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Sudden wealth can face serious emotional and financial problems

Sudden wealth can face serious emotional and financial problems

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Money, despite all the opportunities they provide, can be a serious source of stress and anxiety if you are not used to having them.

Sudden wealth, regardless of inheritance, career win, or lottery luck, can create serious emotional and financial problems for people who haven’t had much money in their lives.

“Will you keep working? Buy a new home, a private school for the kids?” said Barry Glassman, a certified financial planner and founder and president of Glassman Wealth Services, in Vienna, Virginia. “Sudden wealth offers more choices, but it can cause a lot of problems and worries because of the large number of decisions that need to be made.”

More of the changes in life:

Here’s a look at other stories that offer a financial perspective on important life stages.

Consider professional athletes. A study conducted by the National Bureau of Economic Research in 2015 found that 15.7% of NFL players filed for bankruptcy within 12 years of retiring, despite the fact that many of them earn millions of dollars in their career. A staggering 78% of retired players were in serious financial position just two years after leaving the game, according to Sports Illustrated. Only slightly better statistics were in professional basketball players.

Young athletes who become millionaires overnight are not the only ones struggling with success. People who receive large sums of money often have difficulty managing them well. So what should you do if you get an unexpected profit?

“Don’t do anything for a good year,” said Cheryl Gareth, CFP and founder of the Garrett Planning Network in Eureka Springs, Arkansas. “Don’t call a financial advisor and don’t tell people the details, except talk to a good tax lawyer.”

Glassman has the same advice. “Don’t buy anything, don’t invest and don’t pay off debts,” he said. “You can make those decisions in a matter of months.

“One thing you need to do urgently is meet with tax professionals to discuss the taxability of your windfall income and the preservation of taxes in your new circumstances.”

Of course, many decisions will have to be made, many of them very happy. However, a large amount of money will almost certainly lead to some emotional problems for people who are not used to having significant wealth.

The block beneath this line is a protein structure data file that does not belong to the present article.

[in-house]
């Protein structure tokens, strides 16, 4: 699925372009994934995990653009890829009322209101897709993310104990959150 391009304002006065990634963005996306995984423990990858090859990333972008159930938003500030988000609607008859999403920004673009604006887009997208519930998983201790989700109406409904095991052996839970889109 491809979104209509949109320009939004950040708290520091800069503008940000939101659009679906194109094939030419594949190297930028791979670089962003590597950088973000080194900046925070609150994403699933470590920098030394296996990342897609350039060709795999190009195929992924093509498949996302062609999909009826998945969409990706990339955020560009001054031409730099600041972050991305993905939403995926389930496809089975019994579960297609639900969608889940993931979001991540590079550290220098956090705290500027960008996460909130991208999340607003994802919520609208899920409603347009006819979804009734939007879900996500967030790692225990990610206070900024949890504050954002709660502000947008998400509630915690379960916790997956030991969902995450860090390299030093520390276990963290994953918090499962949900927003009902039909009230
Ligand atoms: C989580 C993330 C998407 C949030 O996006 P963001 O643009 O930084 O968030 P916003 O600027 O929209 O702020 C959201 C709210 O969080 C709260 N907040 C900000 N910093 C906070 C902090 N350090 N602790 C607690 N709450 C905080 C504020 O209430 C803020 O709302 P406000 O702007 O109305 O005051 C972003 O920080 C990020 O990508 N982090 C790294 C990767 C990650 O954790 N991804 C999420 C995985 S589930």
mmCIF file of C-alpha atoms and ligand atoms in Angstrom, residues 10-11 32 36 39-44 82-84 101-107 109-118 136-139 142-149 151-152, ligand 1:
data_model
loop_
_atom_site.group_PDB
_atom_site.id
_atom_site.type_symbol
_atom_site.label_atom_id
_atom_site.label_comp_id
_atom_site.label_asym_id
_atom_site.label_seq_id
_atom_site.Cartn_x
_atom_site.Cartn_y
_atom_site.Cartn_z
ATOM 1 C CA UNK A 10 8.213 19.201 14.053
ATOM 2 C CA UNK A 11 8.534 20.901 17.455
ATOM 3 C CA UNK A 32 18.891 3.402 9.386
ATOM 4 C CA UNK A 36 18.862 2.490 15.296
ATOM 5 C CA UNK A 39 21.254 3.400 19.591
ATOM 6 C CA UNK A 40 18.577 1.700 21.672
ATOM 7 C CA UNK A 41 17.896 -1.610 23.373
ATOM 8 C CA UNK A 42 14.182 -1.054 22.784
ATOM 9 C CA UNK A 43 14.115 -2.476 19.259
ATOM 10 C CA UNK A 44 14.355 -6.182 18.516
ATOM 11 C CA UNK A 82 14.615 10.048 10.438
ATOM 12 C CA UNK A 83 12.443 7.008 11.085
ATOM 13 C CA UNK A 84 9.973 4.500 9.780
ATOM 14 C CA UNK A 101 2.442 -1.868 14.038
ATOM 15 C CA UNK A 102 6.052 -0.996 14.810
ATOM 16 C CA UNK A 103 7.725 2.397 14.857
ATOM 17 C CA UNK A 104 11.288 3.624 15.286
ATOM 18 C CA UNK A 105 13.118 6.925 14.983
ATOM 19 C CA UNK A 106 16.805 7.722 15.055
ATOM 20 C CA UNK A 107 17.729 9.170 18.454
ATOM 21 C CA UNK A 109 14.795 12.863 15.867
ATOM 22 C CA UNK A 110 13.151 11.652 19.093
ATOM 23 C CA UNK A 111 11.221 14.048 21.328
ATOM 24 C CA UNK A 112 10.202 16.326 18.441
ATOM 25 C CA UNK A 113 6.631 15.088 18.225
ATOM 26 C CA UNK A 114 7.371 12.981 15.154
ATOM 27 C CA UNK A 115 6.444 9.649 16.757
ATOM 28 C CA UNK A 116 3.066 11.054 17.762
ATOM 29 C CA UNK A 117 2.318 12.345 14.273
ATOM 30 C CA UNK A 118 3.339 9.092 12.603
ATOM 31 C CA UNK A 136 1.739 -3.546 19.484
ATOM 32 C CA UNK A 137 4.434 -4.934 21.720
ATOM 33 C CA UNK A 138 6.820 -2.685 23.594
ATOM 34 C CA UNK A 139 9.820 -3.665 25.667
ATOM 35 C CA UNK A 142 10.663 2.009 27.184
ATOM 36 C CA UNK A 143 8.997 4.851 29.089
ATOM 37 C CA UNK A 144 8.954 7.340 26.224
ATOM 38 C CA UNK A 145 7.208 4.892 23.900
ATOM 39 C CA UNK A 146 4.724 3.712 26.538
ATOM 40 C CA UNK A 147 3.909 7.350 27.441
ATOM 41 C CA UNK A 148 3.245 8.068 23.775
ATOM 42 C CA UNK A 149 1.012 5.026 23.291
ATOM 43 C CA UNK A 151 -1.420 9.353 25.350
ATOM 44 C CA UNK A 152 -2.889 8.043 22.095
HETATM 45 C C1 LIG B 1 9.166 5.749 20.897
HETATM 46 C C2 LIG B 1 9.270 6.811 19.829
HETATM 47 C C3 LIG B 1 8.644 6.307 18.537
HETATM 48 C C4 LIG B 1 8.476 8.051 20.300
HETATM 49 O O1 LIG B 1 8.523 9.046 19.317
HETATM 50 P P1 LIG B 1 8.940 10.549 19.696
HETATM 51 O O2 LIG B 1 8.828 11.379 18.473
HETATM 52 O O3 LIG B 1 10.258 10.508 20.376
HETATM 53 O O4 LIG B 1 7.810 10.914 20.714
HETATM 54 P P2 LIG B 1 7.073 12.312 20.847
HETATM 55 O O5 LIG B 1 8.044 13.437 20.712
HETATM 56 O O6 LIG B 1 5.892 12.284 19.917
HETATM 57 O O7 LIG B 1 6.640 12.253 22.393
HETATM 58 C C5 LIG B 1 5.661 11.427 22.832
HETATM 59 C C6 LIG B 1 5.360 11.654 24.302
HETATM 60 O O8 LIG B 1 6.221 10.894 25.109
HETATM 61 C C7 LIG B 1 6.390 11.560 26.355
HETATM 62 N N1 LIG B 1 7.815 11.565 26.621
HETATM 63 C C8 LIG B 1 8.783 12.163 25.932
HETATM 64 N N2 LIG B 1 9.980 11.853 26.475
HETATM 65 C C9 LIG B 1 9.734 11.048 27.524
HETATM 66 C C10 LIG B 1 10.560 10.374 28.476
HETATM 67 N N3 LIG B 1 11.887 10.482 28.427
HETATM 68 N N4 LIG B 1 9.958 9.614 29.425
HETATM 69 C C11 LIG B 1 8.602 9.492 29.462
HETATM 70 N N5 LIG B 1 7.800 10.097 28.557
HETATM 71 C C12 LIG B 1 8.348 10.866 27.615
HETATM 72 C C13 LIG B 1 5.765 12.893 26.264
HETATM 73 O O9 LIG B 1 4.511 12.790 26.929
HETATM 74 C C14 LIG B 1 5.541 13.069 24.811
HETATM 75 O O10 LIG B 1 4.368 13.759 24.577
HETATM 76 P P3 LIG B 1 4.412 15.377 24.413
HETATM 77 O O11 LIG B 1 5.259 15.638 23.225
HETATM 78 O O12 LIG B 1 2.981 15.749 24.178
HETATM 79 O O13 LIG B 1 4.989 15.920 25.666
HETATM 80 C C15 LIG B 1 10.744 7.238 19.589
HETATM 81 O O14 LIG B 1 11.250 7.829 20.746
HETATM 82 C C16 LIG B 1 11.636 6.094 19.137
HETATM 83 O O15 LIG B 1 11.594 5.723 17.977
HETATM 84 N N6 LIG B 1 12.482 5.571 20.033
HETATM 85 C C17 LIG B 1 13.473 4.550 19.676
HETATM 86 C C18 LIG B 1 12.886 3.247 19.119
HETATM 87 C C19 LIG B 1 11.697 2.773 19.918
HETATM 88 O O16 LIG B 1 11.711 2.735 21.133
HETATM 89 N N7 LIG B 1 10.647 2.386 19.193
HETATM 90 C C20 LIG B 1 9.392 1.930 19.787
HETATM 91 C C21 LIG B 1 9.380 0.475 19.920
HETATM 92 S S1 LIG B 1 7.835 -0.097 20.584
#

Stories about the troubles of lottery winners are true. Big money can change the expectations of family and friends from you and can seriously challenge a close relationship.

“When it comes to money, someone in the family and friends will have problems,” Gareth said. “It could be a recipient of unexpected income, or it could be a brother-in-law who feels he deserves it.

“People are getting greedy,” she added.

We tend to think that large sums of money will last a long time.

Cheryl Gareth

founder of the Garrett Planning Network

Gareth also warns people to beware of the illusion of large numbers. The situation she often sees is related to clients offering ransom pensions with fixed payments. People offered a payout of $ 400,000 versus $ 2,500 a month for the rest of their lives usually take a lump sum, even if the monthly payment makes more financial sense.

“We tend to think that large sums of money will last a long time,” Gareth said. “There’s so much motivation to take a large lump sum and so many wanting to wean us off that money.”

Even people who experience much greater gains face challenges of effective management. Glassman has customers who have sold businesses for millions, and they also buy things and make investments that suck out their wealth in the long run.

“I had a client who got $ 15 million after selling his business,” he recalled. “He set aside $ 4 million to buy the property, and he has $ 11 million left and $ 100,000 in new annual expenses.”

Not that you don’t have to buy a house, car or boat for yourself or for someone else if you really want to. The problem with sudden luck is not to spend money too quickly, generous to family and friends with gifts or make bad investments. This does not guarantee that your newly accepted wealth will be sustainable. In other words, you need a financial plan.

After “doing nothing” and consulting with a chartered accountant, your next step should be to find a good financial advisor to help you manage your wealth and make sure it lasts.

“The challenge is to prioritize what’s important to you,” Glassman said. “You can pay off student loans or buy a house for mom or a motorcycle for yourself.

“As a rule, it can’t be for everyone,” he added. “A good financial advisor will help you rethink these priorities and make you work hard to achieve your goals.”

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